The recently passed coronavirus relief package will include $9 billion to the newly restored Emergency Capital Investment Fund. The $9 billion Emergency Capital Investment Fund isn't supposed to be a bailout for eligible banks and credit unions. It's intended to position the eligible lenders to make new loans as the economy recovers over the next few years — particularly small businesses loans. “It’s a gargantuan amount of money,” says Jeannine Jacokes, chief executive at the Community Development Bankers Association. “It’s either going to be absolutely game changing or it’s going to be a dud. It’s all in how Treasury implements it.”
City First Bank of D.C. and CEO Brian Argrett entered 2021 with lofty goals. The $394 million-asset bank is in the homestretch of completing a merger with Broadway Financial in Los Angeles that would create the nation’s biggest Black-led bank. The deal, scheduled to close in the first half of this year, comes at a time when more banks are focusing on addressing racial inequality. Argrett is one of American Banker’s five community bankers to watch this year.
Several consumer advocacy groups are opposing Oportun Financial's application for a national bank charter, citing concerns about the company's lending and debt-collection practices. Many of those issues came to light in a ProPublica investigation over the summer that focused on the high proportion of collection suits that the online lender had filed in recent years and its high proportion of repeat borrowers. Oportun charges high interest rates, rolls over too much debt and has been too quick to take borrowers to court when they fall behind on payments, the community groups wrote in comment letters to the Office of the Comptroller of the Currency. The company’s application also lacks a sufficient Community Reinvestment Act plan, several of the groups wrote.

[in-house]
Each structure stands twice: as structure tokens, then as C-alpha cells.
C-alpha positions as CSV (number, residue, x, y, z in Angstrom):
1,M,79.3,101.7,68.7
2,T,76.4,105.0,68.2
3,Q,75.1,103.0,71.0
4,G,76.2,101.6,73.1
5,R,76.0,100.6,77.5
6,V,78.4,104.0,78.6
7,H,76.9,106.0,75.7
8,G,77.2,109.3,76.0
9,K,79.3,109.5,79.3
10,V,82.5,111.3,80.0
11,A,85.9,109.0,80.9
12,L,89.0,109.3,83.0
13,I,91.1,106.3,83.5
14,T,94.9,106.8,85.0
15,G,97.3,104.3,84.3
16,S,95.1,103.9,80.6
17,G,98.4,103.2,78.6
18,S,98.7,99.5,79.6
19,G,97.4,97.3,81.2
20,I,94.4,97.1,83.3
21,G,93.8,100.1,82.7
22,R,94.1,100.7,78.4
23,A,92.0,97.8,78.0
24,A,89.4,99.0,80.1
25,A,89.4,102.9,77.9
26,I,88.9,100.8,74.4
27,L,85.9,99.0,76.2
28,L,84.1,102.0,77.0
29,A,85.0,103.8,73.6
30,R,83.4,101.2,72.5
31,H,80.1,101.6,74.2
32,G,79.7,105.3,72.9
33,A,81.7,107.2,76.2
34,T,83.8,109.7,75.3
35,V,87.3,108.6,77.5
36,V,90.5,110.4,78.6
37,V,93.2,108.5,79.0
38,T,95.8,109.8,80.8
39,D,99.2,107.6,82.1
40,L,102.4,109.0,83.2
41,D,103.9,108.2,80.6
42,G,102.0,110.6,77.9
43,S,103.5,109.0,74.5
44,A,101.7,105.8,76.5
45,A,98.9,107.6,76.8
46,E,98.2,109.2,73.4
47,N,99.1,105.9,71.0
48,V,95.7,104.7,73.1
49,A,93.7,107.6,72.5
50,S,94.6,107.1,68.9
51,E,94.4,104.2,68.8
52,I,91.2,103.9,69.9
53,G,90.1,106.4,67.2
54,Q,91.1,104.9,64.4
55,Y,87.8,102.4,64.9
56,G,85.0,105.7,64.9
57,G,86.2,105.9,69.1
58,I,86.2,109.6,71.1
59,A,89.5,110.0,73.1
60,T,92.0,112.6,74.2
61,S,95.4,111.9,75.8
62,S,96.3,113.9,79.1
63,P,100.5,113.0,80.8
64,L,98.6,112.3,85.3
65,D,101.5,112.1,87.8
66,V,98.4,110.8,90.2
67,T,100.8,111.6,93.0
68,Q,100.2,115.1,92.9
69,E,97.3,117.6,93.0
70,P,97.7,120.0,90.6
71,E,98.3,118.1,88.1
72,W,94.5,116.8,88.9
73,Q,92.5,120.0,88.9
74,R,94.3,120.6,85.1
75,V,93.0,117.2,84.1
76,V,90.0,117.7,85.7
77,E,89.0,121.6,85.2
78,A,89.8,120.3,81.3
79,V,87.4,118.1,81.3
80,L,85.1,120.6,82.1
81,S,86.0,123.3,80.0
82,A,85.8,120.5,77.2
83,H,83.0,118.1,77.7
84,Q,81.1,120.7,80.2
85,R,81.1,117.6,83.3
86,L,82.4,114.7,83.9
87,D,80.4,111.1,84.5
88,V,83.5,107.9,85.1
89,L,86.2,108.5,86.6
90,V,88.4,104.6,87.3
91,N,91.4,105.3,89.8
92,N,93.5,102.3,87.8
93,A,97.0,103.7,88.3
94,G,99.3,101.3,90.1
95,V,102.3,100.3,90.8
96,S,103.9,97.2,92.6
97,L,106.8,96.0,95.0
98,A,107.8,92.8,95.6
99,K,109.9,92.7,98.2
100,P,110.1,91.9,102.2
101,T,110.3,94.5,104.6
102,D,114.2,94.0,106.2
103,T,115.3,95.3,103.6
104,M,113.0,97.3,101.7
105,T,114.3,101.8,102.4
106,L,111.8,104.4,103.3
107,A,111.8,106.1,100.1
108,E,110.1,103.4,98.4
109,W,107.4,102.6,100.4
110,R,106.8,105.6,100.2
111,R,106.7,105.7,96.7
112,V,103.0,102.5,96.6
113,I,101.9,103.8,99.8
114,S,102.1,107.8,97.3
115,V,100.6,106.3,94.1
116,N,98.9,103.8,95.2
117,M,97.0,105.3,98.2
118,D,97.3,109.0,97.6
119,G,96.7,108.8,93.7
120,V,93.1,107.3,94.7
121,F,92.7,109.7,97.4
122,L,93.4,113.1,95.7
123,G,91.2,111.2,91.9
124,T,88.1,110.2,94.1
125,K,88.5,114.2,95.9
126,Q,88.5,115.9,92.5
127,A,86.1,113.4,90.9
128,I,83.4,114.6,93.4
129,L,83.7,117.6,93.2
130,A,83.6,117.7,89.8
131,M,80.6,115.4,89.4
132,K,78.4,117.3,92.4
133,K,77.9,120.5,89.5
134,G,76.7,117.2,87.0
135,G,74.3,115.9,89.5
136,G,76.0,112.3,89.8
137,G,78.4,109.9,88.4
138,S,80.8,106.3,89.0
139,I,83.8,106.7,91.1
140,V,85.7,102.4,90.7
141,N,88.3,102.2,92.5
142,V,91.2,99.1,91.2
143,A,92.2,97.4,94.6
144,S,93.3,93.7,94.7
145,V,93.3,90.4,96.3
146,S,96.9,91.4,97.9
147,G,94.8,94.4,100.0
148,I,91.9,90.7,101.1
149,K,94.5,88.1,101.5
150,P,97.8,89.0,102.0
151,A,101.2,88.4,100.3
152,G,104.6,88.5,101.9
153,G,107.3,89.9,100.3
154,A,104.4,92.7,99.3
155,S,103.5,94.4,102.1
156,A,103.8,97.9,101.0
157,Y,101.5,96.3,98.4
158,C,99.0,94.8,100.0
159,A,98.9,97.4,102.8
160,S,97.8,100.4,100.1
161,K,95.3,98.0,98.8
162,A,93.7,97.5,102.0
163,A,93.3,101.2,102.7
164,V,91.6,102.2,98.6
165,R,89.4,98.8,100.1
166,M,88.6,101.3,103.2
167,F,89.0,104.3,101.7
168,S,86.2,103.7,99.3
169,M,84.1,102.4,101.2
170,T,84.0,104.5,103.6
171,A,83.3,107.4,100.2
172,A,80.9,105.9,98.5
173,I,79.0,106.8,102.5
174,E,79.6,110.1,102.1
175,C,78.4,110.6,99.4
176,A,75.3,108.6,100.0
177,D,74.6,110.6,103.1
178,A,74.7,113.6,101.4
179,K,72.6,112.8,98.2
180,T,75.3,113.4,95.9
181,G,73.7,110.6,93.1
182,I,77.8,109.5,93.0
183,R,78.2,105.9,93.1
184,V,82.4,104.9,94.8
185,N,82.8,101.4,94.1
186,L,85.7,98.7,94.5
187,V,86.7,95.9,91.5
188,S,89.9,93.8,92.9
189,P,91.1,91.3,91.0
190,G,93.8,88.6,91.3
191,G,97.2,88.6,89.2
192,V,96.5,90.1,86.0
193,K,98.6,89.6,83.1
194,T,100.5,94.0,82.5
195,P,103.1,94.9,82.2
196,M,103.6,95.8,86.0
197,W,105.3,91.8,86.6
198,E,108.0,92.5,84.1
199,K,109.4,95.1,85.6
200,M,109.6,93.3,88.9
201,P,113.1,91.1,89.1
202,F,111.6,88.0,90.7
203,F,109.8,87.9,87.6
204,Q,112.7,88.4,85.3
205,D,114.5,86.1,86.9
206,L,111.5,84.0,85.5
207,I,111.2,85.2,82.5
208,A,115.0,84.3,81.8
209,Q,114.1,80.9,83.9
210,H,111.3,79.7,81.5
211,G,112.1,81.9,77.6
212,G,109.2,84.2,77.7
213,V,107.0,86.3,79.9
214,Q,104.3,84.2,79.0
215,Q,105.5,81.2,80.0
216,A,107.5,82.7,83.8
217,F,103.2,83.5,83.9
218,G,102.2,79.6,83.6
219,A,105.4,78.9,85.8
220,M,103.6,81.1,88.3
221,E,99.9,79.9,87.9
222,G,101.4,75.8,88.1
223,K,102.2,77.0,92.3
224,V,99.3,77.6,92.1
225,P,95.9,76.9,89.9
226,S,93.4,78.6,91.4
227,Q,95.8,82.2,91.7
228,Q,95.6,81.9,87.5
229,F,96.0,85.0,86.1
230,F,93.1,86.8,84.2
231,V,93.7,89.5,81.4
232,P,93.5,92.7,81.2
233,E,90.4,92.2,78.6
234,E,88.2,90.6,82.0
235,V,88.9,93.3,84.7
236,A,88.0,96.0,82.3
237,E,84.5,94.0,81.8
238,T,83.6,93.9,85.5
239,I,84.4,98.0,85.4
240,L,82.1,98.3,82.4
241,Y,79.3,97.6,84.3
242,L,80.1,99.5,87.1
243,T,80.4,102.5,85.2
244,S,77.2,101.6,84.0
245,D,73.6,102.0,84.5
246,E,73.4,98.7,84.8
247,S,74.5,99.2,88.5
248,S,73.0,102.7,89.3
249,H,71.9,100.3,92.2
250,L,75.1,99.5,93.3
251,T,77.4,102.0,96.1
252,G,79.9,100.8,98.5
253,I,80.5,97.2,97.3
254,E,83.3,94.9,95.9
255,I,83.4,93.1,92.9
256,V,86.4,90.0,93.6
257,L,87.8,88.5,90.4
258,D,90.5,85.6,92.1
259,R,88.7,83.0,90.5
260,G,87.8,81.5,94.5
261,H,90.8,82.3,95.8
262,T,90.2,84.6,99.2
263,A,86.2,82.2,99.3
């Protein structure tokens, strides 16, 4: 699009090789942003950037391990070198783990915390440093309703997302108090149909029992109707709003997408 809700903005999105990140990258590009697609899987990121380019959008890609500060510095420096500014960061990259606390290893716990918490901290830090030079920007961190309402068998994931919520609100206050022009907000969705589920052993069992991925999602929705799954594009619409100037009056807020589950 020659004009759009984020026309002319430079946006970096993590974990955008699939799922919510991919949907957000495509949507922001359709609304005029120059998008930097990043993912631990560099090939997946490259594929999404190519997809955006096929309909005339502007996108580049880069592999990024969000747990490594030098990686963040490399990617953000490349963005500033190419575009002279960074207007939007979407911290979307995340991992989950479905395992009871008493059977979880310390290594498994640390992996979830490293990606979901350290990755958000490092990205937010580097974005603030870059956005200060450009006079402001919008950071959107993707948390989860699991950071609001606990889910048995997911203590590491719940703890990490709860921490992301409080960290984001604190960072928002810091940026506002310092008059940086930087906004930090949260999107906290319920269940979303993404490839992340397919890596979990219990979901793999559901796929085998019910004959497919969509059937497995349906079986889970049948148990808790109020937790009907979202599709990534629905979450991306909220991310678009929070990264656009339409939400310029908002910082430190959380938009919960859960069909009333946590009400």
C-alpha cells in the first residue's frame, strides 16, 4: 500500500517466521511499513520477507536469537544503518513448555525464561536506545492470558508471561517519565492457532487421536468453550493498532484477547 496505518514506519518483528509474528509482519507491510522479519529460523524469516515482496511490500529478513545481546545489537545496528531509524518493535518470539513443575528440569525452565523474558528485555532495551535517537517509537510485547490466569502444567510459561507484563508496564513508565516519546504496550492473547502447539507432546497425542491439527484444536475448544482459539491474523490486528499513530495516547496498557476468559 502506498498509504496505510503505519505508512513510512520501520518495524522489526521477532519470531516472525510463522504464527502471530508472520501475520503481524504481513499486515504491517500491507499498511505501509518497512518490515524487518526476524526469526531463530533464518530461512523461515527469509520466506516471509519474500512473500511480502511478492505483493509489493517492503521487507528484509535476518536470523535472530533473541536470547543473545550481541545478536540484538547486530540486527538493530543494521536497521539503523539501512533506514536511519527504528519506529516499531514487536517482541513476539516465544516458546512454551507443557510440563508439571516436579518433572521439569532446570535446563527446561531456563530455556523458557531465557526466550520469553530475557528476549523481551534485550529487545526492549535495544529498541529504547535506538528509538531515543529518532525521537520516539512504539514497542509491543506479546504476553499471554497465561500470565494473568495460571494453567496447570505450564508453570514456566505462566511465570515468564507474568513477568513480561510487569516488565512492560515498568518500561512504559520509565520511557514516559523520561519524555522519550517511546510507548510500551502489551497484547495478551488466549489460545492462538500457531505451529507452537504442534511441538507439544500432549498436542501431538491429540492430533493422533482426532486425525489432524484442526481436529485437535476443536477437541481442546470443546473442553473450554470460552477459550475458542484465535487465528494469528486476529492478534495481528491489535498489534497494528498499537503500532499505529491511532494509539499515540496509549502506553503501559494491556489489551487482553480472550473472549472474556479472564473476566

The President is expected to sign the $900 billion COVID relief bill passed by Congress yesterday. Find here a 29 page summary on the most relevant aspects of the stimulus package.
The stimulus package being negotiated in Washington includes $285 billion for a renewed Paycheck Protection Program. The bill includes other aid measures that are not specifically part of the Paycheck Protection Program but could nonetheless help many small businesses. This includes $12 billion for Community Development Financial Institutions, which make loans and grants to people and communities that are often unable to get traditional banks to do business with them. That amount of money would be transformational, said Jeannine Jacokes, the chief executive of the Community Development Bankers Association, a trade group for community financial institutions. “Every time we have a recession, low-income places are hit the hardest and are the last to recover,” Ms. Jacokes said. “Treasury is providing the capital for a long-term investment in these communities.”